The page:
Given that in this life we cannot live in perfect unity, differences are very important and healthy, because not one of us can be ‘right’ all of the time! Each one of us holds a set of beliefs which are entirely personal, unique to us, and within the bounds of general acceptance, who has the right to deny a genuinely held, legitimate belief? We may not agree, but likewise we cannot deny the right to hold a view different to ours.
Writing in the New Testament St Paul has much to say on the important distinction between divisions and differences, writing in an age when there were so many divisions let alone differences. In his First Letter to the Christians of Corinth, not surprisingly he encourages them to aspire to the ideal:
“I appeal to you, brethren, by the name of our Lord Jesus Christ, that all of you agree and that there be no dissensions among you, but that you be united in the same mind and the same judgment.” (1.10)
But Paul is very much a man of the world, a realist, he lives in a broken world and therefore in his Letter to the Ephesians encourages them:
“I therefore, a prisoner for the Lord, beg you to lead a life worthy of the calling to which you have been called, with all lowliness and meekness, with patience, forbearing one another in love, eager to maintain the unity of the Spirit in the bond of peace.” (4. 1-3).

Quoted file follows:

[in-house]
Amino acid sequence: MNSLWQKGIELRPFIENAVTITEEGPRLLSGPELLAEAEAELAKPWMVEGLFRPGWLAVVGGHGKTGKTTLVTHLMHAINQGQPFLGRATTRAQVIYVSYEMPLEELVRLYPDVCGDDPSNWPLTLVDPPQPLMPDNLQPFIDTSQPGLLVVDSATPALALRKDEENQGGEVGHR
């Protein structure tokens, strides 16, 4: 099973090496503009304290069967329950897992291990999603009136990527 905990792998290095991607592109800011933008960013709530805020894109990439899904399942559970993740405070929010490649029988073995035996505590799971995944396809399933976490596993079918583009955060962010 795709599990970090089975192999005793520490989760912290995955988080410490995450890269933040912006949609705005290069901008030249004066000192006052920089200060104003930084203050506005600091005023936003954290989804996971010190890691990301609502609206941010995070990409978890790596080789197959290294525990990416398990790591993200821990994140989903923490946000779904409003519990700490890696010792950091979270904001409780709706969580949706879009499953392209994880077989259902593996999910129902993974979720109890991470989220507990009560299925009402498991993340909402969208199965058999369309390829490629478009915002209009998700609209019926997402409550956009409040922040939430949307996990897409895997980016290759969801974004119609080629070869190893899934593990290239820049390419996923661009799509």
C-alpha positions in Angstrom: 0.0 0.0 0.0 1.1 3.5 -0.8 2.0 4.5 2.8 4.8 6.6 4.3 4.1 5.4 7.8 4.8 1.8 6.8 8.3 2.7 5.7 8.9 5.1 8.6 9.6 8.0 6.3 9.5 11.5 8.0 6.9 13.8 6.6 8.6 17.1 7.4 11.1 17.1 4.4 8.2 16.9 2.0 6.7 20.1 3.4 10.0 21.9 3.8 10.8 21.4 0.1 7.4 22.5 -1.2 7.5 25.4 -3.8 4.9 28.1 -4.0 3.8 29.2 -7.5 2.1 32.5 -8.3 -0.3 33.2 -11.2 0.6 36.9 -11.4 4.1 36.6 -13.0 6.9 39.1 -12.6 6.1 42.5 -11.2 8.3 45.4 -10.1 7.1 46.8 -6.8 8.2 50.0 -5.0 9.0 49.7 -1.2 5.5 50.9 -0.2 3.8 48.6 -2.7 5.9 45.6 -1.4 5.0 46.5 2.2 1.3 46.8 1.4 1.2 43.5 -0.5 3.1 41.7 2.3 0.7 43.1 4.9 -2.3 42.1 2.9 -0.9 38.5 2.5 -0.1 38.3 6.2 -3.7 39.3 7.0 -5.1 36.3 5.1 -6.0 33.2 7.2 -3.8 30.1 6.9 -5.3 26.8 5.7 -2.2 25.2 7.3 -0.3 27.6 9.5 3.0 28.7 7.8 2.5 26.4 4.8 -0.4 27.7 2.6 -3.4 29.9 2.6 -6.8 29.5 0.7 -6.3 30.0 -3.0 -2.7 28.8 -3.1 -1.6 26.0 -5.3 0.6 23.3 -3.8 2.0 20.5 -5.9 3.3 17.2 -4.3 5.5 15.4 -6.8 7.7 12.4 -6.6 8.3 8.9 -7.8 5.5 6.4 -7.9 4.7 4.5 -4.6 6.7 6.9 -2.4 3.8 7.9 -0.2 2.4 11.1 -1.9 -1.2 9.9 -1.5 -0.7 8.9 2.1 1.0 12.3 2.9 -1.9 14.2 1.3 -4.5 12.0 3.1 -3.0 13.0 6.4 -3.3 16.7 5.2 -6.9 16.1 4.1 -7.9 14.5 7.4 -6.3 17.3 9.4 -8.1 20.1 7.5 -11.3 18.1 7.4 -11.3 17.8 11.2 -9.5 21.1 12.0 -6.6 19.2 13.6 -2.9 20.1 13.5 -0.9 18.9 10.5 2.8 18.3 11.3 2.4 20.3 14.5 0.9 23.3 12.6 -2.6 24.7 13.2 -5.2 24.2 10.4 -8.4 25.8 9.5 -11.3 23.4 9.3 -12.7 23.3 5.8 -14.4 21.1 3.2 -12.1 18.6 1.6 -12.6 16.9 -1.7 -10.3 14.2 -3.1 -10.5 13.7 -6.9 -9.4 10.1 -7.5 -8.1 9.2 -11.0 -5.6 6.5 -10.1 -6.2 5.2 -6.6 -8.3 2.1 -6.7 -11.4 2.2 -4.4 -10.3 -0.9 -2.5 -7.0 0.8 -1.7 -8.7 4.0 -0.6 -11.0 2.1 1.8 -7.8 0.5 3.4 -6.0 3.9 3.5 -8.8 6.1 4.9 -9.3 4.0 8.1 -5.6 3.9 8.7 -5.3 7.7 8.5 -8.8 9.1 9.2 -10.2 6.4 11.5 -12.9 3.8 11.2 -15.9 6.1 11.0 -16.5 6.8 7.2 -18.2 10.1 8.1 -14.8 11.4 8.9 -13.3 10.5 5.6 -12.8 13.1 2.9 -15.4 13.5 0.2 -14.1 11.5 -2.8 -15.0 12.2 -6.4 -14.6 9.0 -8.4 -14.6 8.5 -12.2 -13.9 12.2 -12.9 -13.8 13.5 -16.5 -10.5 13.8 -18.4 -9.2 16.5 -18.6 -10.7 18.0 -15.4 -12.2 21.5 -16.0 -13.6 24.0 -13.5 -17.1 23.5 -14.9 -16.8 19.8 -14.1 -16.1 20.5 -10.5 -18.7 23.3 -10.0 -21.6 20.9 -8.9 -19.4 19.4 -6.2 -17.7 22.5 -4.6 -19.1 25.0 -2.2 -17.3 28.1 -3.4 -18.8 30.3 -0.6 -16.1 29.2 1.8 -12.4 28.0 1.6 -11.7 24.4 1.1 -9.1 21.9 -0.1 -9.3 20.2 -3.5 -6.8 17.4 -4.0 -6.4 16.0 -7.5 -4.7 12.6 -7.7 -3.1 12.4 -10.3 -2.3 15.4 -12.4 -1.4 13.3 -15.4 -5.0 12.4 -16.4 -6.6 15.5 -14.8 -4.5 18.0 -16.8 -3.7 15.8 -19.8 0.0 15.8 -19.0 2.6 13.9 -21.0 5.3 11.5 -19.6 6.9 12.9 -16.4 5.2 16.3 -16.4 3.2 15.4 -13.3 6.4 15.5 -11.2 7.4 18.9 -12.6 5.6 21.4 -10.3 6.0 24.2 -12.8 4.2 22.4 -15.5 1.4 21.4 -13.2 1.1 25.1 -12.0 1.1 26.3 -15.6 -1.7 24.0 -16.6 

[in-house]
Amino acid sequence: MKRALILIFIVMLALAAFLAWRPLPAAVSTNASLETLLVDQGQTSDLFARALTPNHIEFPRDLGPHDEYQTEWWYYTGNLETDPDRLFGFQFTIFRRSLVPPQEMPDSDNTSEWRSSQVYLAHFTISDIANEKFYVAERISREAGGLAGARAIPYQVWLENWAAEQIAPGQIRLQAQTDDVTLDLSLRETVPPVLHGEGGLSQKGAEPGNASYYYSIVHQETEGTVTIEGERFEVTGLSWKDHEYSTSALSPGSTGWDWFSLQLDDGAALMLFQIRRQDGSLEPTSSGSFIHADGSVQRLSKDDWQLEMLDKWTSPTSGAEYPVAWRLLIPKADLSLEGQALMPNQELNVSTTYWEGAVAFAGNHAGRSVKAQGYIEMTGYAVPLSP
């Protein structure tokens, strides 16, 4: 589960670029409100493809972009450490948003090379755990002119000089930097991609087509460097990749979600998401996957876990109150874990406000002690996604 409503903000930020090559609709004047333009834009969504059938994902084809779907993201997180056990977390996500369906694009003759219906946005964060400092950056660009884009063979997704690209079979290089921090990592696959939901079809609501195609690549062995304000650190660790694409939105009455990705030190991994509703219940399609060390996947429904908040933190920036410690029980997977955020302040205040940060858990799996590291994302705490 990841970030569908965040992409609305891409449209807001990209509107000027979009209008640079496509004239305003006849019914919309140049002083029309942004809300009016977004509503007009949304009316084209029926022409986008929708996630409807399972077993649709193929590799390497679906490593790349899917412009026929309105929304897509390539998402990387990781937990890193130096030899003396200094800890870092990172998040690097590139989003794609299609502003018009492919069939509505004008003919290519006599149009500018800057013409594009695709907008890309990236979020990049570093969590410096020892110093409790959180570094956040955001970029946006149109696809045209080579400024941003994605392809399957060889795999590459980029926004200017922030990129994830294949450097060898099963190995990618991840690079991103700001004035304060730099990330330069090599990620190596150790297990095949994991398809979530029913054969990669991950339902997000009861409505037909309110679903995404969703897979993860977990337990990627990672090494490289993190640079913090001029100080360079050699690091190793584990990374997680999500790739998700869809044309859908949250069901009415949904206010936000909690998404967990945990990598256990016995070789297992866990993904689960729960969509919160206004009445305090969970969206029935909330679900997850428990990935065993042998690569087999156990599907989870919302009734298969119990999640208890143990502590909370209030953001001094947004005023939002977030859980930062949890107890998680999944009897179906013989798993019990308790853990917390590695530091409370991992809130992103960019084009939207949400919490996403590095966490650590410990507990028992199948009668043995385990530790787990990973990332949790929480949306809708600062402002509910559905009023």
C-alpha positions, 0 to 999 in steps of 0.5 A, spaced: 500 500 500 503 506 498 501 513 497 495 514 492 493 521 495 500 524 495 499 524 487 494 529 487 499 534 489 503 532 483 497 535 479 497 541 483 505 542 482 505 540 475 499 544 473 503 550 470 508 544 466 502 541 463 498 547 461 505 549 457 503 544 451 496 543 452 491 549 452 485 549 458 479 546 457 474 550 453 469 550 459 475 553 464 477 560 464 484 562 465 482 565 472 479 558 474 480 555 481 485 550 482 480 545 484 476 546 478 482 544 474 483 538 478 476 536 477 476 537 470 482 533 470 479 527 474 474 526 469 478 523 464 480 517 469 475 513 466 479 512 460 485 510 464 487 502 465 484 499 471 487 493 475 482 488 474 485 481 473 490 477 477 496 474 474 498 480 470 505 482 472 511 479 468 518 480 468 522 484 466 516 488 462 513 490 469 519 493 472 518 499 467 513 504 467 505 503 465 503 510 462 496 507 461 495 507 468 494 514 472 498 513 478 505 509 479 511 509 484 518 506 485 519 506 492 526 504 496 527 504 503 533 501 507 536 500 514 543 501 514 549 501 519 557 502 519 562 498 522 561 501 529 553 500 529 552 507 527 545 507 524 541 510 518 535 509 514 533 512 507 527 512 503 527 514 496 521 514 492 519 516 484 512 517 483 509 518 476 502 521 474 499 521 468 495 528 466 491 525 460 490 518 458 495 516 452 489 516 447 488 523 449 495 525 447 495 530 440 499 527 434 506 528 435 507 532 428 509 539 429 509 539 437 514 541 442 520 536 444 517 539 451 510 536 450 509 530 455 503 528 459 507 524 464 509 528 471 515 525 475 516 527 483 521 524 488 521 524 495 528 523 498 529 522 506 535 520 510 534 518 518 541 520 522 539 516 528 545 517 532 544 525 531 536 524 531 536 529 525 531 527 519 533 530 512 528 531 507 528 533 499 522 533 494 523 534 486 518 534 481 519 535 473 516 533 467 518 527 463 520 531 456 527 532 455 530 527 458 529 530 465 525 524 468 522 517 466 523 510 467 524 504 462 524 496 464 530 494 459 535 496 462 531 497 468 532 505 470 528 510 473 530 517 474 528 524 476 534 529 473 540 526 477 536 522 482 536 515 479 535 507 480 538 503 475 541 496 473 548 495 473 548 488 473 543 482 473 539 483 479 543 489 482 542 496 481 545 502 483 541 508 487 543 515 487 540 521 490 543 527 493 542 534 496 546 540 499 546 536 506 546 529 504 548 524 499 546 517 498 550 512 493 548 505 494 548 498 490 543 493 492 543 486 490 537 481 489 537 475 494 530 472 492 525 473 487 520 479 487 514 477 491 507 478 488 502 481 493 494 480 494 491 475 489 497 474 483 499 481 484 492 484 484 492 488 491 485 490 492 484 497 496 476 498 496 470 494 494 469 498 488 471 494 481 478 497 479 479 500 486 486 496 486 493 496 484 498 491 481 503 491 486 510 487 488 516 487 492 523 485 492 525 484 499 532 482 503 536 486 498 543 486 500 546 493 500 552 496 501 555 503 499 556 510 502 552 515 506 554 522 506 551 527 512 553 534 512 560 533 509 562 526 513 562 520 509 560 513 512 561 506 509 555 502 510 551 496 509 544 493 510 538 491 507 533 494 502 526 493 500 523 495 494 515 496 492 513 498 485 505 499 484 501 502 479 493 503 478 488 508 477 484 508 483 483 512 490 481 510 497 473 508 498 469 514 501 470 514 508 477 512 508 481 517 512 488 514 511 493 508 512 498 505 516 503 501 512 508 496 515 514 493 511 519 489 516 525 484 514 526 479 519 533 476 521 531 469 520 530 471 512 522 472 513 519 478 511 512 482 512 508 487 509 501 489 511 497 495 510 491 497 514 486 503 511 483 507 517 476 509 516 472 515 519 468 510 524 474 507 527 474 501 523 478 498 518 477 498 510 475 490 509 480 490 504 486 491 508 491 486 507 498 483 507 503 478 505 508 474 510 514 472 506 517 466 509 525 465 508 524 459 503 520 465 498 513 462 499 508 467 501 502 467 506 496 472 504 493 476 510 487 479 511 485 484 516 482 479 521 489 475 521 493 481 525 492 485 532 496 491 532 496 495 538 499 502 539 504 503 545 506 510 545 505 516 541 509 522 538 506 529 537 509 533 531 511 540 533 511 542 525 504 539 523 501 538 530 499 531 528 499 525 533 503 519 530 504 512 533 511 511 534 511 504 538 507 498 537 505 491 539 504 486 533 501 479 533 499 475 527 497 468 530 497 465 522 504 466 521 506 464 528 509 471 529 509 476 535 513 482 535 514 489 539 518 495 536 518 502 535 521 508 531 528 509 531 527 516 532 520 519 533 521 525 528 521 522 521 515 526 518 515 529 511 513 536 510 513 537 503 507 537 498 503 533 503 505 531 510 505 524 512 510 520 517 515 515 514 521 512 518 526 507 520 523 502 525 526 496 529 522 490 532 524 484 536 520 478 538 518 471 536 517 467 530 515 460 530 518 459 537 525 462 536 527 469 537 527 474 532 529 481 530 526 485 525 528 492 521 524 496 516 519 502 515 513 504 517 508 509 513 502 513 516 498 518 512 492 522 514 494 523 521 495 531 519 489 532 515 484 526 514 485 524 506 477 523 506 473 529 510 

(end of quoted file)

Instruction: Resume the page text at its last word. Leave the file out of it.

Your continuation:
Of necessity if we are to achieve any degree of unity in anything it requires of us lowliness, meekness, patience, forbearing and love. Without these qualities every difference has the potential to become a destructive division. The great beauty of unity is that it does not require everyone to be of the same mind, but rather to allow differences to co-exist, without their growing in to divisions which destroy unity.
Today the Church celebrates the last of the great feasts kept by reference to Easter Day, the Feast of the Trinity, or to make the point, the Feast of the Holy and Undivided Trinity. A feast which celebrates the unity of God in the three Persons of the Trinity – Father, Son and Holy Spirit. A belief required of all mainstream Christians of whatever denomination. The Doctrine of the Trinity can be very complex and ultimately a mystery, and suffice it to say that within the doctrine there are a number of different understandings, some of which are accepted as orthodox and many as heretical. There are bounds where differences become divisions, but there are many differences within the tolerance of orthodoxy.